And lastly - I've been performing minor surgery on a spare knitpics cable. I've been converted (or was that subverted?) to using circs over dpns, especially for patters that are not easy to split over dpns, and been knitting a lot of hats recently. I lusted after a circ that was small enough to knit a hat, but had the long tips and was easy to hold. Figuring that the 40 cm was provided with short tips for a reason, I also reasoned that a hat needed a 52 cm, not a 40 or a 60. So I pulled the cable out of one end of a knipics interchangeable options cable, snipped away enough cable so I would have a 52 cm needle when it was re-assembled. I soaked the cable and the end section in hot water to soften and expand, and used the pliers to make sure it was as pushed in as hard and fast as it could be. Fast as in stuck, not speedy. I've knit most of the blanket so far on it, and its been fine, nice long tips, and the join has held fast. Next step - test it on a hat.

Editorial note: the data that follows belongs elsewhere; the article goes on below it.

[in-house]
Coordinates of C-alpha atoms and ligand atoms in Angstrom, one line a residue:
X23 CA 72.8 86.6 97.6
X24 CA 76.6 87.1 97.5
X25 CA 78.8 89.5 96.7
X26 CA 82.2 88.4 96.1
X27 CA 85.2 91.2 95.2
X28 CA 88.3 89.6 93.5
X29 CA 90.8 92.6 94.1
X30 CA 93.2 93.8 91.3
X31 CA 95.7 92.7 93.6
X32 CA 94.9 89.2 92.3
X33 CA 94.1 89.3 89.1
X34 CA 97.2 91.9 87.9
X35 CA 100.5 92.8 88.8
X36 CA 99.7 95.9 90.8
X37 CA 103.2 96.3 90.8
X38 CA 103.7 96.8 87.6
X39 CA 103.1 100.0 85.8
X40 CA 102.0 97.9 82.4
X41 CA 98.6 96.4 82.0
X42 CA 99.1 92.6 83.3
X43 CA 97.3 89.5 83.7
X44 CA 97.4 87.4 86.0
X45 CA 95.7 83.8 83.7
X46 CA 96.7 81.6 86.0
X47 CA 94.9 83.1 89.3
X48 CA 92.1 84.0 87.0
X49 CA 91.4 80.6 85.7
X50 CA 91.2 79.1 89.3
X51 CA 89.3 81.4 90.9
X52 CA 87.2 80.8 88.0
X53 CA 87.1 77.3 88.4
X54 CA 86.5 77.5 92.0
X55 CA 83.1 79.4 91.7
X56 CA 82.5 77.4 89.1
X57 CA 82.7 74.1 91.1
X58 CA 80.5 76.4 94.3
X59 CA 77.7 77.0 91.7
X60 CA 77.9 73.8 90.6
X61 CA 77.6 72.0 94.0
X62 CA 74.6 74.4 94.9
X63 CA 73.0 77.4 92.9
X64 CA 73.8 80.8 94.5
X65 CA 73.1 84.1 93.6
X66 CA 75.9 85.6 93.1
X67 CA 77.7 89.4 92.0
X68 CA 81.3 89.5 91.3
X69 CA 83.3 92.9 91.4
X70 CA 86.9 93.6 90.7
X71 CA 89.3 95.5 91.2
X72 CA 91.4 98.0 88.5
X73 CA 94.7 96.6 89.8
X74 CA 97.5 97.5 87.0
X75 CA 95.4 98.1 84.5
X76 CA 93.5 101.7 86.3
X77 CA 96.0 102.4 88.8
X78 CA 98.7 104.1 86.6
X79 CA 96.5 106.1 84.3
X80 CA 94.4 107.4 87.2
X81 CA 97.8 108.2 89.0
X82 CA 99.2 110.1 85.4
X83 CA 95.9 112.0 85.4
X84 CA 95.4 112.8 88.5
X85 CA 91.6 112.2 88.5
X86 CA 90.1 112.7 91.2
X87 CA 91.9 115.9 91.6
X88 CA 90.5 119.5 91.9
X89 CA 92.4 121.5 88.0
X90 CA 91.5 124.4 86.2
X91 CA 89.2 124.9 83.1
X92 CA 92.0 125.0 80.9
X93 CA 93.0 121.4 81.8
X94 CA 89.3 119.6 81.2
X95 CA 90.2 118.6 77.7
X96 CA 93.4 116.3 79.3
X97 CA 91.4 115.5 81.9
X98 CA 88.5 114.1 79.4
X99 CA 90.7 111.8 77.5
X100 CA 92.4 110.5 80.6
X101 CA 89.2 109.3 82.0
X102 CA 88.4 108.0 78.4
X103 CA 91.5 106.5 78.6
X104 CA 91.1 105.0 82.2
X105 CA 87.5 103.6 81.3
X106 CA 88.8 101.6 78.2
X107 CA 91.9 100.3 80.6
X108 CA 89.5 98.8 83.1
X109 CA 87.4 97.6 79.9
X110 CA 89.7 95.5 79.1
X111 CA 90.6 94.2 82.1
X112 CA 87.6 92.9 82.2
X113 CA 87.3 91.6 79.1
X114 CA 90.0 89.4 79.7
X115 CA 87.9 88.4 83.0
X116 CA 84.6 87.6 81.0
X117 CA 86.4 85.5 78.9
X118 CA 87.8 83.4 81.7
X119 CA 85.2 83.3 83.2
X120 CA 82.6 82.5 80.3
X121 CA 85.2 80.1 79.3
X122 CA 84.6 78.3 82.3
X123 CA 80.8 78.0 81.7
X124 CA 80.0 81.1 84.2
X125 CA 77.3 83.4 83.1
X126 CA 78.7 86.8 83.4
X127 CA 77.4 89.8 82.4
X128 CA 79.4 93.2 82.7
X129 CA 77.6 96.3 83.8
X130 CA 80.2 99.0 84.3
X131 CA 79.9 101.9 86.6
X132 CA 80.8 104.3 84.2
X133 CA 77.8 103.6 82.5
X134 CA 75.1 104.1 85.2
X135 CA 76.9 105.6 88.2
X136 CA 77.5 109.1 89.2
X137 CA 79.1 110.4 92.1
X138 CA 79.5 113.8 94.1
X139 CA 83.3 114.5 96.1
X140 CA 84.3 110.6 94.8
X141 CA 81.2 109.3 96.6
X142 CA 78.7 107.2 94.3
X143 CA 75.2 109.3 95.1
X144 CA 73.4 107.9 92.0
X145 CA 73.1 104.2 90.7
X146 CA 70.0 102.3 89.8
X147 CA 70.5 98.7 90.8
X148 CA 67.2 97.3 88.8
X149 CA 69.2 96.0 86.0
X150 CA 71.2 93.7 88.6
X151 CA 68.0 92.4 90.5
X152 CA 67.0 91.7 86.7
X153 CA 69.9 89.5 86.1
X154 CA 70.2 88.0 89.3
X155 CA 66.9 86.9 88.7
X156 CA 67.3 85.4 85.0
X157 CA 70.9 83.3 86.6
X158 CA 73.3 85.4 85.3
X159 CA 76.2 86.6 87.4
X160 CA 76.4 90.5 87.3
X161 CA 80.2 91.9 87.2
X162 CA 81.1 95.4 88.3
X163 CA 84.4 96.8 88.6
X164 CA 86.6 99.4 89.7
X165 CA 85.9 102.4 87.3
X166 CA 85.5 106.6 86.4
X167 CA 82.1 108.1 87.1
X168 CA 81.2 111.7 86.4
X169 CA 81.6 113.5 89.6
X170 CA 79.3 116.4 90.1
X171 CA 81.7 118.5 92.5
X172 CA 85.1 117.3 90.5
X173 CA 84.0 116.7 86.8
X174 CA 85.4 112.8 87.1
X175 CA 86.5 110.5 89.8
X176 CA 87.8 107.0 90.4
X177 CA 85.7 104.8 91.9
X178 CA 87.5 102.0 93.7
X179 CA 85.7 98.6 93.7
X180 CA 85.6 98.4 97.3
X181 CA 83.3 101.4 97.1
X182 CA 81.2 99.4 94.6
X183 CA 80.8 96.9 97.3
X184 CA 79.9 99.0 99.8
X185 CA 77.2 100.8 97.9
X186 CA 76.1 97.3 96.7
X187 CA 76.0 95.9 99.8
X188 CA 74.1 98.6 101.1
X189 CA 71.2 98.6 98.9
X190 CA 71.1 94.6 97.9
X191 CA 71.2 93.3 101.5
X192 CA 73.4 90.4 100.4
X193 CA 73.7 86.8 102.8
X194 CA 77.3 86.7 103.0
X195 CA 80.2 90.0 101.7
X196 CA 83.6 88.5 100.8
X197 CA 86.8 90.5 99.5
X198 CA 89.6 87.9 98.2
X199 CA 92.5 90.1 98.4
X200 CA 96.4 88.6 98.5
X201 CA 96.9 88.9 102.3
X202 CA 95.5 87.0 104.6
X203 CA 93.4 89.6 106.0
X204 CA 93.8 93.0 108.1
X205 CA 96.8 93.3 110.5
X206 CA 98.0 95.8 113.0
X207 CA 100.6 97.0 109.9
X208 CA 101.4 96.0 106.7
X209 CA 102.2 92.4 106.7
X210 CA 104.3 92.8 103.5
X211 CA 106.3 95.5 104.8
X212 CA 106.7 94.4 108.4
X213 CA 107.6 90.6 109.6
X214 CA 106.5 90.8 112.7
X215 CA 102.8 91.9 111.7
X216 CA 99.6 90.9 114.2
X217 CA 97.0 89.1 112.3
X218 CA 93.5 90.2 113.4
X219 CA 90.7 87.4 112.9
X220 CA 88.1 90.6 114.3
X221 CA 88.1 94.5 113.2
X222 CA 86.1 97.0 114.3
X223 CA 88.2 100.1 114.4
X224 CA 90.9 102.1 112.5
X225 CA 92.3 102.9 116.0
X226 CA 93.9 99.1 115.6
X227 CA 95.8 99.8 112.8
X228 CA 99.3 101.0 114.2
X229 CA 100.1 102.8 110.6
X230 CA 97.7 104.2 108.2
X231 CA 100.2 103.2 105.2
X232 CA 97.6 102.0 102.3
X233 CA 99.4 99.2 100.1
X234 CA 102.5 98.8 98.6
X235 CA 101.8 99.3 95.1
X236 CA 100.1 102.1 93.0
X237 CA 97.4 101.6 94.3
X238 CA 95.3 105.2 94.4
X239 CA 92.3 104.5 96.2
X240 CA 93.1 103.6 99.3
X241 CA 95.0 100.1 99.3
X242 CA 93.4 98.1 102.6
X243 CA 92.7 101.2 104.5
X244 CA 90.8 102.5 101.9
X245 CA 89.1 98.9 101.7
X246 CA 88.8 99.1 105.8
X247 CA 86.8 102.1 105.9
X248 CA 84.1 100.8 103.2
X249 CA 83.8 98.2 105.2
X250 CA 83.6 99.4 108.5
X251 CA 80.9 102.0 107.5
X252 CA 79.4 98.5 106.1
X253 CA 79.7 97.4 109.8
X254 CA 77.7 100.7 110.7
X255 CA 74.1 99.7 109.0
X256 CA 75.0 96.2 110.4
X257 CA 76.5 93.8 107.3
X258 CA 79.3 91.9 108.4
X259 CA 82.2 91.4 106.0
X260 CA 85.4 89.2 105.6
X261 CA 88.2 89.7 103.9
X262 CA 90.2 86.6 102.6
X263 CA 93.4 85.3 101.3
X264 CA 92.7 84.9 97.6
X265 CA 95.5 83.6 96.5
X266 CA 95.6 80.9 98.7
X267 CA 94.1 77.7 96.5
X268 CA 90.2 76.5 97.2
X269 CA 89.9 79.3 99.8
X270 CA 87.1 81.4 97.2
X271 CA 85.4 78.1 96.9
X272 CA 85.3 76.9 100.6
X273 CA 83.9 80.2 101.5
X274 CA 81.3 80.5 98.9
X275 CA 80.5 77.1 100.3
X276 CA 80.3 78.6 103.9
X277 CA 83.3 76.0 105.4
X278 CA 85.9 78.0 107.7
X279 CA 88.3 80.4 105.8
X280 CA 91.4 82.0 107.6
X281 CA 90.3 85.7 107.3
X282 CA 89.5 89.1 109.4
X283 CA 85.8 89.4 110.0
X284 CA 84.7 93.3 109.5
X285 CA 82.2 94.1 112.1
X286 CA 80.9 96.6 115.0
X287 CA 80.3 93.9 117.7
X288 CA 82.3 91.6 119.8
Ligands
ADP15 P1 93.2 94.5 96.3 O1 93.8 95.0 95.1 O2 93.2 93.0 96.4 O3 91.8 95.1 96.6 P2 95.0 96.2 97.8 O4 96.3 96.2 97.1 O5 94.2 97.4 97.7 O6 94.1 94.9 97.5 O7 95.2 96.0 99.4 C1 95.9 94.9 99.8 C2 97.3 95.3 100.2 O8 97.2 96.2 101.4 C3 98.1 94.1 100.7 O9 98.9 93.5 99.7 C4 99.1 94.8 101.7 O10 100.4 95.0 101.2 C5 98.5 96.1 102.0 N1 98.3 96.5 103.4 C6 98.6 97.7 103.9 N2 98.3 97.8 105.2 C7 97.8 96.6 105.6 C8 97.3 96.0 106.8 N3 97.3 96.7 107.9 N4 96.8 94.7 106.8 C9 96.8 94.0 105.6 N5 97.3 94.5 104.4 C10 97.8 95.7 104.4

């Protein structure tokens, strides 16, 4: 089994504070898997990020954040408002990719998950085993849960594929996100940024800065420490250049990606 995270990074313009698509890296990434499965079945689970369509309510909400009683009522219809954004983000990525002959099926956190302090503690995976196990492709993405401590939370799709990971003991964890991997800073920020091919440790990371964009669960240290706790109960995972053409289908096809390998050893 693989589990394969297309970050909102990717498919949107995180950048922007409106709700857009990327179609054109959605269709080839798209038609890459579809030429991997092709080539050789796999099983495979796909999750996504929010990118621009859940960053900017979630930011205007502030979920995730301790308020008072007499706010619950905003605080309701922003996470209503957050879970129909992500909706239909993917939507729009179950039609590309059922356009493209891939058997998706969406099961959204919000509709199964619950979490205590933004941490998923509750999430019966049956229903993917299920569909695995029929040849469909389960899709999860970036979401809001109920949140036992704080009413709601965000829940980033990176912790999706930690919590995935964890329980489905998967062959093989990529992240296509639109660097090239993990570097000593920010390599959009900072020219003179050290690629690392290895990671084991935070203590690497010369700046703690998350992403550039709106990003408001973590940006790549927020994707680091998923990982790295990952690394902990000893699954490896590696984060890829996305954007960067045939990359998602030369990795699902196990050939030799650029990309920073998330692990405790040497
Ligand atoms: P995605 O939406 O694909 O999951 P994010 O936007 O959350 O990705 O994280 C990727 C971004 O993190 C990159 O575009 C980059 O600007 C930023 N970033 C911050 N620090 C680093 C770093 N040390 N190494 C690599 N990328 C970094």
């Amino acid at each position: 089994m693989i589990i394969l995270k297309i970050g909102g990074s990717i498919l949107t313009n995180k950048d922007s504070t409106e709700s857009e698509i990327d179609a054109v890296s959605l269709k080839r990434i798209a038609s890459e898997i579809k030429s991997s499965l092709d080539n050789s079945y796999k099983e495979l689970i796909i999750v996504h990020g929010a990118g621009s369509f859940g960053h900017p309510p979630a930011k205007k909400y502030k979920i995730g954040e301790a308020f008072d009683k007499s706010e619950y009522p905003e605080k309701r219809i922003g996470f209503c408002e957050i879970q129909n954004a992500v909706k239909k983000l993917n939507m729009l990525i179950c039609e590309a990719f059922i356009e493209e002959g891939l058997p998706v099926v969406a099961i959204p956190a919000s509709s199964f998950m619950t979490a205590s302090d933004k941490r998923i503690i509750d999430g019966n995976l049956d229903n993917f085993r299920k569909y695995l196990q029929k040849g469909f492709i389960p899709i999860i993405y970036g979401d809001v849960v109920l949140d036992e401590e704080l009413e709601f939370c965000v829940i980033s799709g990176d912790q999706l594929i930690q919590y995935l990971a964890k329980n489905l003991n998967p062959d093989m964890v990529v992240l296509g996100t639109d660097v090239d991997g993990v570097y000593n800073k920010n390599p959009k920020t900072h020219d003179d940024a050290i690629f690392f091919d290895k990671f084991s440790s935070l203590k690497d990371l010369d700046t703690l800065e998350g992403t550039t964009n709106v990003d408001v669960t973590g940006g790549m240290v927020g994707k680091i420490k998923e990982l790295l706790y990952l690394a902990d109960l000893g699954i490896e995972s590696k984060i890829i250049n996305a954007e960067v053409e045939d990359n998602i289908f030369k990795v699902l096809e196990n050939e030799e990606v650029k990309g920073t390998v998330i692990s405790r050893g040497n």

ok - take care, go and knit, and have a nice relaxing cuppa tea (me - I'm making do with Cider as it is spring and the tea pot is dead)

Wednesday, September 24, 2008

Measure knit, measure knit, measure knit ...

Measure knit,
thats the essence of the past few days knitting. At the last post I had nearly reached 32 cm , now days latter and many many rows latter, I'm at 35 cm.
How can that be?
I knit row after row after row, well actually I knit a row, purl a row, knit a row, purl a row,
stop and measure - and lo only a scant part of a centimeter has been added. There truly is a black hole in the fabric of time and space in which sometimes mysteriously my knitting time passes and yet no progress is made.

Still - today, my slow progress on my Alpaca tangled yoke cardie, lace stole swatch part 2 begins and I spin and spin (maybe thats why my knitting grows so slow).